Surplus Delta Force SR25: A Sniper-Grade Carbine

Delta Force was an early adopter of a lot of civilian competition gear into military service, and the modern AR-10 is a great example. Delta worked with Knights Armament to fine-tune the SR-25 rifle, with it first being used by Delta, then being adopted by the US Navy, and eventually by the Army as the M110 SASS. What we have here today is a further development after the adoption of the sniper pattern like the M110. Delta wanted something with sniper-level accuracy, but short enough to use in urban combat and building clearing operations. Knights obliged, and this rifle (the upper, that is) is one of a batch that were purchased in 2012 or 2013 by Delta. However, shortly after these were acquired, Knights released an improved version of the railed handguard, and Delta opted to send back their EMC (Enhanced Military Carbines) for replacement with the newer version. Knights took those returned guns, put the uppers onto new-production semiauto lowers, and sold them off on the civilian market quietly. Surplus arms from the US military in any form are pretty rare these days, and surplus equipment from Delta Force is extremely rare, making these a really cool example!

Note that when I filmed this, the suppressor had not yet transferred, so I didn’t have access to it. It has since cleared, and is included with the rifle at Morphy’s this week (Lot 3010, on Thursday, July 14th).


    • cheaper than having something custom built from scratch, fully incompatible with all civilian arms, which is the usual way of military procurement.

      • Oddly enough, it really is. Delta blows just SOME MONEY and somehow, what they get still comes in cheaper than any Big Army procurement project. But they could’ve done this themselves using machinery that the taxpayers already bought them. Cutting and recrowning a barrel ain’t that hard, and everything else on an AR is just a parts swap.

    • Is it pissing away?


      is it getting laundered and delivered, all cleaned up, into the “right” people’s pockets?

      There may be a good reason why development projects so often come in decades late, orders of magnitude over budget, and barely achieving a fraction of what was originally promised (F35 for example).

      That reason might be, all of those cost over runs go into the right peoples bank accounts

      And the product that doesn’t perform at the end

      Leaves the way open for another project that can be strung out for decades and run orders of magnitude over budget.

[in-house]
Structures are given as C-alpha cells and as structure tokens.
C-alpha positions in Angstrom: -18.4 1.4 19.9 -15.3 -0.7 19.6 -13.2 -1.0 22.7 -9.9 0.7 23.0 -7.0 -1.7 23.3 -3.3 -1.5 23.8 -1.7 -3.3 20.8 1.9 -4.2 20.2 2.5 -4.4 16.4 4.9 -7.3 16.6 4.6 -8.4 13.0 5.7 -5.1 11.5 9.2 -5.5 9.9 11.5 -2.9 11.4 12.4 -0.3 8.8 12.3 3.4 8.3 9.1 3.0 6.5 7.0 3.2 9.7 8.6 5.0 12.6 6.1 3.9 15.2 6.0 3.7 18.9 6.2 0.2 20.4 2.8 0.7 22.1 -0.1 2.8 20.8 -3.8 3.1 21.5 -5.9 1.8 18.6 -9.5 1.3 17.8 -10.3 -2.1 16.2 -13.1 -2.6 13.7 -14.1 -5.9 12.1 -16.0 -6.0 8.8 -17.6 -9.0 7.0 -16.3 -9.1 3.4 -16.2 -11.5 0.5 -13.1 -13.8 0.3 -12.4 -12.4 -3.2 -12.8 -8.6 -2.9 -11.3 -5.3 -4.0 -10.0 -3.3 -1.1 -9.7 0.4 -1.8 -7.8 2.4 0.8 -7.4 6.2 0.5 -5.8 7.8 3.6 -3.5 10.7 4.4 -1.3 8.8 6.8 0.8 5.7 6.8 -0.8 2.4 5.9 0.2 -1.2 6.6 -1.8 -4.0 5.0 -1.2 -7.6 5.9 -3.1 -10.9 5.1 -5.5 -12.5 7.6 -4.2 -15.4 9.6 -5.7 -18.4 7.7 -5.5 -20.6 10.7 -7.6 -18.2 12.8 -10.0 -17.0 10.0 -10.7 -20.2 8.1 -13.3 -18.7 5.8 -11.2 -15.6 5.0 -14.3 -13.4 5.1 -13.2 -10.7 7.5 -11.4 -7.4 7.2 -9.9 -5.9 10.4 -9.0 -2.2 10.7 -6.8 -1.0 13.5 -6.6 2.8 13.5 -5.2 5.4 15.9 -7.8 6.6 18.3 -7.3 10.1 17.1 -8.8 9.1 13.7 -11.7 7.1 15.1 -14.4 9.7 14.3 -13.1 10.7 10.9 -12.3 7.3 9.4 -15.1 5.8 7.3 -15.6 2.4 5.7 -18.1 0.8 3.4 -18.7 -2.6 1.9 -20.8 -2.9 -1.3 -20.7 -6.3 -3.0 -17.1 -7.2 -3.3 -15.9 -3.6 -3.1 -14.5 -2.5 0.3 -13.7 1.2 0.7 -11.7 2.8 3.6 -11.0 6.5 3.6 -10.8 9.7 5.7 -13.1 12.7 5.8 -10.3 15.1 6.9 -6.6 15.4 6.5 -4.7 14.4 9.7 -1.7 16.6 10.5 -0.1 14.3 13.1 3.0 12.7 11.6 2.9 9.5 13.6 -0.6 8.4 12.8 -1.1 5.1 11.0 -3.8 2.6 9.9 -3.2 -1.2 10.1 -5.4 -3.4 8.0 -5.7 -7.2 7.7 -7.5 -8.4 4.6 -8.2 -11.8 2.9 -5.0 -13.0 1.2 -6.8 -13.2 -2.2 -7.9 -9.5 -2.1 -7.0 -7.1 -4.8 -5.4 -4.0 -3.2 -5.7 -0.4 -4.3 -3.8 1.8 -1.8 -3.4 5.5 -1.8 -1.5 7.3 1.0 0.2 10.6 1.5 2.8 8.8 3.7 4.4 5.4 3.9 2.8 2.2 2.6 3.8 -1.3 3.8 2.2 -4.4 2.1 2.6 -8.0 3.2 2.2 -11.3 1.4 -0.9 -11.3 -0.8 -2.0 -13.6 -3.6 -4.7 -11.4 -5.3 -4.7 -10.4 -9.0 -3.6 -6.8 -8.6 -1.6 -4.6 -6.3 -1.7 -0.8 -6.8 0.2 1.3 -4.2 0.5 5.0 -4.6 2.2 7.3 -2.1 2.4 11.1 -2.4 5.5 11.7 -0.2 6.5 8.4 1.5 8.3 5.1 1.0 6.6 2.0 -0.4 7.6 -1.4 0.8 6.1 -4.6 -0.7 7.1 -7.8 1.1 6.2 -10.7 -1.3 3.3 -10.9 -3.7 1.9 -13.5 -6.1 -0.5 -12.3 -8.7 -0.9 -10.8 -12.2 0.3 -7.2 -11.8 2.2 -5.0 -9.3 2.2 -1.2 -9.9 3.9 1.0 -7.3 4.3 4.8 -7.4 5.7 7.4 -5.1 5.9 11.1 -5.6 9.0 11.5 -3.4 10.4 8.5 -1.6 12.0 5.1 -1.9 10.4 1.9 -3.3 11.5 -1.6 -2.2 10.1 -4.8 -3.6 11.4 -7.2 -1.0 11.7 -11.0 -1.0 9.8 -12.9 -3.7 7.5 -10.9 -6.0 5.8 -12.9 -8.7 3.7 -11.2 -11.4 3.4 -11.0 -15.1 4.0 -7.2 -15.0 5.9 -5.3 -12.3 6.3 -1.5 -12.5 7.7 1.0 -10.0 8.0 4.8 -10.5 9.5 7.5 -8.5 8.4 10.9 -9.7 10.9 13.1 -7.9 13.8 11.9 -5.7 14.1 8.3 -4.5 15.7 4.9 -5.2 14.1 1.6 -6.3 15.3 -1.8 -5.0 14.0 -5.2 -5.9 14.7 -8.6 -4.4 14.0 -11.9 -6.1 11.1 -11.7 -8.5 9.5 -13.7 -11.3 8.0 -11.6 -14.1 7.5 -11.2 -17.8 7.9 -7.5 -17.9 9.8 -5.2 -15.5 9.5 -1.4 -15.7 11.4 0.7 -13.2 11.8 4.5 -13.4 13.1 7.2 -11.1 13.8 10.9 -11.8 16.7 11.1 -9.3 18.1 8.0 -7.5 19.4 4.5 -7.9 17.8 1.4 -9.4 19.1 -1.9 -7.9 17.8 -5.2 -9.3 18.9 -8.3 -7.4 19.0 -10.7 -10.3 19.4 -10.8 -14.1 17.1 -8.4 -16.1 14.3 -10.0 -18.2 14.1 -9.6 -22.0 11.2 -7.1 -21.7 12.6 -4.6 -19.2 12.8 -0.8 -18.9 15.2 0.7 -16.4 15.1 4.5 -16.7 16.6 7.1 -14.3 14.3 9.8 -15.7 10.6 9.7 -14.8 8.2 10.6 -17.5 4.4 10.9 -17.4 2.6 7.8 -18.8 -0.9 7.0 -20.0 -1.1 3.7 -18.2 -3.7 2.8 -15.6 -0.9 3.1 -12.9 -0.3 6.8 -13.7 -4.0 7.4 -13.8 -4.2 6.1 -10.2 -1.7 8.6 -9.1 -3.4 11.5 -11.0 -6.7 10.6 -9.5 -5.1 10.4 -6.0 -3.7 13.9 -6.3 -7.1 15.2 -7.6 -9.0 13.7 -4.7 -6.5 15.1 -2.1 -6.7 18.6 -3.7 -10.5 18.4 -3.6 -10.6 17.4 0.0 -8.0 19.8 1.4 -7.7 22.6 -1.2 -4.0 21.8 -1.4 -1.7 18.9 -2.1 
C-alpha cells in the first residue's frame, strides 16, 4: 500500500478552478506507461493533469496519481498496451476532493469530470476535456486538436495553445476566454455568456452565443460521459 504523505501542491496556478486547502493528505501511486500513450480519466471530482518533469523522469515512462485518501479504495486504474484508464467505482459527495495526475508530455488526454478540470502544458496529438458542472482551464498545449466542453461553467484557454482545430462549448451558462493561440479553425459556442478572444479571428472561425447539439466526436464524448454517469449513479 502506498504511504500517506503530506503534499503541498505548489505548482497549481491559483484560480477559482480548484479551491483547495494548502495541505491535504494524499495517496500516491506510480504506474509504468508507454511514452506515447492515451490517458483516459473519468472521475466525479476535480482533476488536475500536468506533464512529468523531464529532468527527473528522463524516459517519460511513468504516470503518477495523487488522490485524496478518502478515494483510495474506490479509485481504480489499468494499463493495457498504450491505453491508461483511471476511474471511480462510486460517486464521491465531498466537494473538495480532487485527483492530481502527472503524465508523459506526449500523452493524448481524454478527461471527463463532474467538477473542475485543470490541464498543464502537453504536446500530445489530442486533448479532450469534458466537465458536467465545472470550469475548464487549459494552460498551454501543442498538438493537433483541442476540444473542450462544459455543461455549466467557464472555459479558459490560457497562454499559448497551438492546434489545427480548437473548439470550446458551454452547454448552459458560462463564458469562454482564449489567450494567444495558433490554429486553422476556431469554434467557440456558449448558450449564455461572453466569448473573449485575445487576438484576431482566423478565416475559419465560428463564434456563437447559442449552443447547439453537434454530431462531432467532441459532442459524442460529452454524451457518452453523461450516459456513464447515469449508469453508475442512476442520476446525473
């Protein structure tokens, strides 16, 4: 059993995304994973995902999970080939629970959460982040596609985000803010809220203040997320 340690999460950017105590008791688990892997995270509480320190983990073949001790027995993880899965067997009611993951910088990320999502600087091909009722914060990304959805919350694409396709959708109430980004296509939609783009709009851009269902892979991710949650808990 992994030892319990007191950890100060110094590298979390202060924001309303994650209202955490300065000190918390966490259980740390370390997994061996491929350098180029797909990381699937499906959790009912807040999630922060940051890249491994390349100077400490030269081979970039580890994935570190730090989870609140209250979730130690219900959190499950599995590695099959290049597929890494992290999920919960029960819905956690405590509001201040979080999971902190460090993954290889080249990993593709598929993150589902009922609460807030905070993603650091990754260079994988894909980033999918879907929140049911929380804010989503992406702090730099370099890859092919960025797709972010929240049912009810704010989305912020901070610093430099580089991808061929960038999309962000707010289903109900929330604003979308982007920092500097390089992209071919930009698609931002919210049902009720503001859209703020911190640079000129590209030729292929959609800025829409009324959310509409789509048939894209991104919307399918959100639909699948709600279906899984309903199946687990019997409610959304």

The usual gas lighting response to any criticism of the system is that the critic is aiding enemies and threatening national defence, probably along with jeopardising local jobs…

      • With it being wartime, that traditional blank check gets even blanker. Wouldn’t you love to see their classified budget?

  1. “(…)Knights Armament(…)”
    Wait… is their name Knights Armament xor Knight’s Armament xor something else.

    “(…)Sniper-Grade Carbine(…)”
    Could it be classified as Sniper Carbine like is or not, if latter why not?

    “(…)EMC (Enhanced Military Carbines) for replacement with the newer version(…)”
    How this affected their naming, did they become Enhanced Enhanced Military Carbines after that or something like this?

  2. Buy once rue for decades. Risk adverse military procurement in the Army results in long procurement cycles giving the “good idea fairies” every opportunity to over design causing overpriced solutions.

  3. Look, I understand the need for Delta to have some specialized weapons, but it seems every time you turn around, the various SOF units are getting rid of what they have in favor of the newest, “greatest” weapons. Are they really that much better, or is it that the they to play with something new on the taxpayer dime…How often does the SAS, GSG9 or Mossad go through this

    • Delta certainly has the biggest budget of them all, so they can spend that much money. The others are forced by budget constraints to make do with what they have and be creative about it.

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